When everything goes wrong


Murphy’s law says: “Anything that can go wrong will go wrong.” The German government gave proof last week of this adage.

The so-called traffic-light coalition headed by German Chancellor Olaf Scholz did not miss an opportunity to become ridiculous in its behavior concerning the war in Ukraine. Mr. Scholz has now managed this in the political and diplomatic fields, as well as in leading the air force and in the grey areas of secrecy and espionage.

When President Emmanuel Macron of France wondered aloud about the possibility of sending soldiers to Ukraine, Mr. Scholz immediately criticized the idea and pledged to never permit such a step. In doing so, he offended the country’s most important partner in the European Union, while ignoring the fact that sending troops abroad is not within the remit of the federal chancellor but solely that of the Bundestag, Germany’s parliament.

Spurning allies

Ukraine badly needs German Taurus cruise missiles for its defense against Russia. These could attack and destroy Russian supply lines within a radius of 500 kilometers, and can be programmed to precisely hit the right targets. After a painful decision-making process, waffling between raising expectations and dashing them, Mr. Scholz declared that the missiles would not be made available to Ukraine.

His argument – that using them would require the German military to operate directly in Ukraine, allowing Russia to consider itself officially at war with Germany – appears to be wrong. Experts say that Ukrainian troops could easily be trained to work with the weapons themselves. This was discussed both in the German parliament, which heavily criticized the chancellor’s decision, and in the United Kingdom. London today considers Germany to be unreliable, both in politics and in protecting military secrets, as will be seen below.


The recent blunders might discredit Germany as an ally, a partner and an adversary for some time.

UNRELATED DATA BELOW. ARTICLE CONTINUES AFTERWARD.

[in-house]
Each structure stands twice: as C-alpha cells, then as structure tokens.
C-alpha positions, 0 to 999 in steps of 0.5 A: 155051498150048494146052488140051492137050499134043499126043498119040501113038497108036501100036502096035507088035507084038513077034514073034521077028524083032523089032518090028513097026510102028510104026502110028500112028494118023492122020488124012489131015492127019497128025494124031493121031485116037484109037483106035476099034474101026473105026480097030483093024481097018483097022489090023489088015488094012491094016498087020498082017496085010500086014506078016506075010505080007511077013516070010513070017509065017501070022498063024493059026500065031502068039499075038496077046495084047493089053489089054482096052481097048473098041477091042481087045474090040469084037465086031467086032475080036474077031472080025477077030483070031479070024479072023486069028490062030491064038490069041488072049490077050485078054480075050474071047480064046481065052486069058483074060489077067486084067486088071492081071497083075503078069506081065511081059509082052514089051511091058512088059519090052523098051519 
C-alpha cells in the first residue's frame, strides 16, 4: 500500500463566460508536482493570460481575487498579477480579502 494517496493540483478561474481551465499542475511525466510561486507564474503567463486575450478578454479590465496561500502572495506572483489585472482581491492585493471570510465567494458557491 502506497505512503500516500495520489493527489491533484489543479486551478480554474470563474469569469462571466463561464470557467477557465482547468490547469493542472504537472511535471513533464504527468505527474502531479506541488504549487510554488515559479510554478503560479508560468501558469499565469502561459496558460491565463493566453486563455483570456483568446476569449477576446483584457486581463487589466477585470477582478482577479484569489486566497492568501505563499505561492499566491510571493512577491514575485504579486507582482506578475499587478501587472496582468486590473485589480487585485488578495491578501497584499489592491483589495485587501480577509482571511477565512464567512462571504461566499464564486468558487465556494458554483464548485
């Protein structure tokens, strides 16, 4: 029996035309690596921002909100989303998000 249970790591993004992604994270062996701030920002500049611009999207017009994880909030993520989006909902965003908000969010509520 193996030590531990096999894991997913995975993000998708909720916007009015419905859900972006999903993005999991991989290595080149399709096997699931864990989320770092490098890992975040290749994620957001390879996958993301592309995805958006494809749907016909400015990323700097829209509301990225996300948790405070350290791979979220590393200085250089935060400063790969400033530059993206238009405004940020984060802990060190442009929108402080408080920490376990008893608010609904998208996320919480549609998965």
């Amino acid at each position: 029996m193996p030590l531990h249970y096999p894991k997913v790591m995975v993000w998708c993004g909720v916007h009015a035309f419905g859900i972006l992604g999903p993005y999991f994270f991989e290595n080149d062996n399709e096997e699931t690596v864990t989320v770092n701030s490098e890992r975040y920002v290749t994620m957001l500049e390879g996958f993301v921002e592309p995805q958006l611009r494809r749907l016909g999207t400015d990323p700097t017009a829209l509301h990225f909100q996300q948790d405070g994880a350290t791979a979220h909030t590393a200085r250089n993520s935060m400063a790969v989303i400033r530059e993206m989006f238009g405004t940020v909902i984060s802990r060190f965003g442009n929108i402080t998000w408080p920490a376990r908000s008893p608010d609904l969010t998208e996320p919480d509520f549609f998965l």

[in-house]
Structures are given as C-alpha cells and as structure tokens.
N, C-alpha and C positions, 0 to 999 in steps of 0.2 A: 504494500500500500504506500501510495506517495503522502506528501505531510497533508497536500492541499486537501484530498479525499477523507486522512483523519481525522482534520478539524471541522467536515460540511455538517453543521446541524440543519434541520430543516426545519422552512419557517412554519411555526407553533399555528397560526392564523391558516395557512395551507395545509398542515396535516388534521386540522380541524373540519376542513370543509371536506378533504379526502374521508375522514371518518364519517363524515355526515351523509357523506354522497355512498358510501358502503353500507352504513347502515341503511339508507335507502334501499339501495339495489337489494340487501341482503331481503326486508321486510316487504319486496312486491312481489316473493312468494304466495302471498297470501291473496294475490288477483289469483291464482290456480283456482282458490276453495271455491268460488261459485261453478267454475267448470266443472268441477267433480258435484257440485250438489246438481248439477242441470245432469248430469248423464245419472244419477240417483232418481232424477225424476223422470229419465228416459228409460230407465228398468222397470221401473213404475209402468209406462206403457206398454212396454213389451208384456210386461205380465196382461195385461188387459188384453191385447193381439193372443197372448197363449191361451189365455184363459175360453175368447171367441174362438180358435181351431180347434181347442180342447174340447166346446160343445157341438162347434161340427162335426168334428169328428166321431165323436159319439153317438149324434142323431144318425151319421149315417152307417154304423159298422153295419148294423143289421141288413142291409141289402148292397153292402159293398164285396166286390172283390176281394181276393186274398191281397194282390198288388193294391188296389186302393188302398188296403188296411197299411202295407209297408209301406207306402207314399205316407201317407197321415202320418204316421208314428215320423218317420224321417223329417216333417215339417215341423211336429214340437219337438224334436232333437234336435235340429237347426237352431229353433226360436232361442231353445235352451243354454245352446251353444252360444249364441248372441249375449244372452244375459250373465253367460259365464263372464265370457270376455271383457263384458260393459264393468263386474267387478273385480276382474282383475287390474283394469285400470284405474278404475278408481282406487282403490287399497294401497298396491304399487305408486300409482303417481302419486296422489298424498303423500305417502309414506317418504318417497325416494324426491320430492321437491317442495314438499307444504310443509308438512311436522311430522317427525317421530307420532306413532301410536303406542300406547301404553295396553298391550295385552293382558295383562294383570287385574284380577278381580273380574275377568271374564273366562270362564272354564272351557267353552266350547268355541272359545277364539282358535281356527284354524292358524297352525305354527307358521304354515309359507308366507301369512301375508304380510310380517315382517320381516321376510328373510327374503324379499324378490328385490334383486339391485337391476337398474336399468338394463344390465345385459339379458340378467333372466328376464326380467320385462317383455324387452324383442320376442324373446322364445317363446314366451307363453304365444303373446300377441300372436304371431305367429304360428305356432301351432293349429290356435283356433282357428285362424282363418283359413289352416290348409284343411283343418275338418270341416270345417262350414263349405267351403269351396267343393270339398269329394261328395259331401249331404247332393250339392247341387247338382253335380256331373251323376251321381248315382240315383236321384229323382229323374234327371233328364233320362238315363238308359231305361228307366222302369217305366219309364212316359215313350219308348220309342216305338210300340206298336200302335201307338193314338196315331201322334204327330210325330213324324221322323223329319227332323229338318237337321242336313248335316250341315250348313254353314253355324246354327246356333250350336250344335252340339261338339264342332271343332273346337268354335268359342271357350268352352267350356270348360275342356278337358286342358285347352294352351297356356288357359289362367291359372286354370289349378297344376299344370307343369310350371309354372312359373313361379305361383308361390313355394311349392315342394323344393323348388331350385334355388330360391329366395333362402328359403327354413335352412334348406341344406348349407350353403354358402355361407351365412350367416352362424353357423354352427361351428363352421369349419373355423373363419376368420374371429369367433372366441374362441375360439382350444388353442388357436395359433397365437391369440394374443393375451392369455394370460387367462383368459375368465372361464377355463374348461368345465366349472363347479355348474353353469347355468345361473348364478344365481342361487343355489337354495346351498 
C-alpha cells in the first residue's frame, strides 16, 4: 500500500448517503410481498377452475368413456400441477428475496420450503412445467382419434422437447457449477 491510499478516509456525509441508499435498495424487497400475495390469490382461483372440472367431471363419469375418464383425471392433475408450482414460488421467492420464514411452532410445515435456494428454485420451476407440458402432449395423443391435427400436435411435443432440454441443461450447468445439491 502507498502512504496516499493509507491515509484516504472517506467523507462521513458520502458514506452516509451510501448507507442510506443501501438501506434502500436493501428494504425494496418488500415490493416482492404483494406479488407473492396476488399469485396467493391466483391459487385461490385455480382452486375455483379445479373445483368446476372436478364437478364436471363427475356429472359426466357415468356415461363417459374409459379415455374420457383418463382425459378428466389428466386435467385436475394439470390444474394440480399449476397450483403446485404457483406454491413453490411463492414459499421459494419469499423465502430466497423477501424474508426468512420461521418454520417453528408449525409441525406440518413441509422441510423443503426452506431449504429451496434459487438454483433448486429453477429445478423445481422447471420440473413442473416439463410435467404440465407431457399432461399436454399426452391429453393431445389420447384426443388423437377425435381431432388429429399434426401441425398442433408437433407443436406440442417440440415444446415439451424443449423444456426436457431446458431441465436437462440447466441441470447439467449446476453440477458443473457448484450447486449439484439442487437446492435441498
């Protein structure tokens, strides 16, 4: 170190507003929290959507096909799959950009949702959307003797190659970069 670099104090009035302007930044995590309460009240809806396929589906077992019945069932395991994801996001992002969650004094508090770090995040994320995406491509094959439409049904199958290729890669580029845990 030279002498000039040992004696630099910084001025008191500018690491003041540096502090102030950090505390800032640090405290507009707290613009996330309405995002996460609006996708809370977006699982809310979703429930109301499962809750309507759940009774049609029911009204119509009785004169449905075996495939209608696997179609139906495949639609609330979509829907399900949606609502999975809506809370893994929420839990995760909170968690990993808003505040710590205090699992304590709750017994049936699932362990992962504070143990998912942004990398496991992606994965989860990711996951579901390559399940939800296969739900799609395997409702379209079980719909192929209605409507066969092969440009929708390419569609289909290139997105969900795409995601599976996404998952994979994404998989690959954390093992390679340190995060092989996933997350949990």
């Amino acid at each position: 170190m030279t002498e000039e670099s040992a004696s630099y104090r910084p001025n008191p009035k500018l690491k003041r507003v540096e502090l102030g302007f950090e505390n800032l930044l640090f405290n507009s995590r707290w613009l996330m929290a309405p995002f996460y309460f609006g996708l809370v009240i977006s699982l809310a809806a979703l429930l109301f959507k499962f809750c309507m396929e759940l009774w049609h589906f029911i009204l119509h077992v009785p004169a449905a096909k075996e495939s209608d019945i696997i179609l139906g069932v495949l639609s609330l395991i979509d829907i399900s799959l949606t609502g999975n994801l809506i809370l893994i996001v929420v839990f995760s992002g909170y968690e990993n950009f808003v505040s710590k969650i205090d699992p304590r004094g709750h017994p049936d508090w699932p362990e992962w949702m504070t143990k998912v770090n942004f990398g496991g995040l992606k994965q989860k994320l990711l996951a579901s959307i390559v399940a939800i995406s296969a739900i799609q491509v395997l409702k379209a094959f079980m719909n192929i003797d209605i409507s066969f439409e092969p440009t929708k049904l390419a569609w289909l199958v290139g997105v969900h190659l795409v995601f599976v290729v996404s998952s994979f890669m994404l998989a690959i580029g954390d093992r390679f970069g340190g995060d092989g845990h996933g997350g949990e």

Mr. Scholz has lately upset not only Ukraine and the German opposition but also two critical allies, Britain and France. However, the government’s blunders did not stop there; it seems that the concept of espionage is not fully understood in the country.

Intelligence blunders

The English author Jeffrey Archer wrote a wonderful spy novel, “The Eleventh Commandment.” Its title refers to the cardinal rule that “thou shall not get caught.”

Intelligence, including espionage, is a necessary preventive tool in security policy and strategy. Every state pursues it, although in most cases it is illegal in the country where it is carried out. Espionage is not only directed toward foes; it is also typical to apply it to friends and allies, to verify their intentions. In these cases, especially, the 11th commandment applies.

When Wikileaks revealed in 2013 that U.S. intelligence had tapped Chancellor Angela Merkel’s telephone, the German leader made a huge fuss. This was both naive and hypocritical: German intelligence, which is directly overseen by the chancellor, had itself tapped Austria’s president, chancellor and the ministries of foreign affairs and the interior, as a leak later disclosed.

It seems, strangely, that the plain fact of espionage happening in all directions is often ignored. This neglect apparently trickles down from government to administration and even to the military.

This has been fatally shown in the context of the Taurus cruise missile debate. Russian intelligence managed to tap a secret meeting of the German air force, which included its commander. One participant had even used his cell phone from a hotel room in Singapore. The officials were openly discussing the deployment of Taurus missiles in Ukraine, as well as the prospect of how to destroy the key bridge from Russia to the Crimean Peninsula. It apparently did not cross their minds that the conversation could be intercepted – an error approaching criminal negligence.

The Kremlin was not even embarrassed to have flouted the 11th commandment. Rather, they published it the next day – surely with a big grin and a helping of schadenfreude – on the RT outlet.

In his usual noncommittal way, Chancellor Scholz declared that the leak would be investigated. He appears to be more shocked about the Russians committing such an “immoral” act than about his own negligence.

The government of Mr. Scholz has already provided sufficient proof of a lack of economic competence and a poor foreign policy strategy. But these unacceptable diplomatic and security blunders confirm the view that this government is a disaster. They might discredit Germany as an ally, a partner and an adversary for some time. Unfortunately, it comes at a very critical time.

This could, however, prove a lesson for German voters – as well as opposition parties – to find out what is really necessary for the long-term good of the country. It may lead to a turning point for German politics: to abandon ideological and socialist doctrines and return to realism and pragmatism.



This comment was originally published here: https://www.gisreportsonline.com/r/when-everything-goes-wrong/

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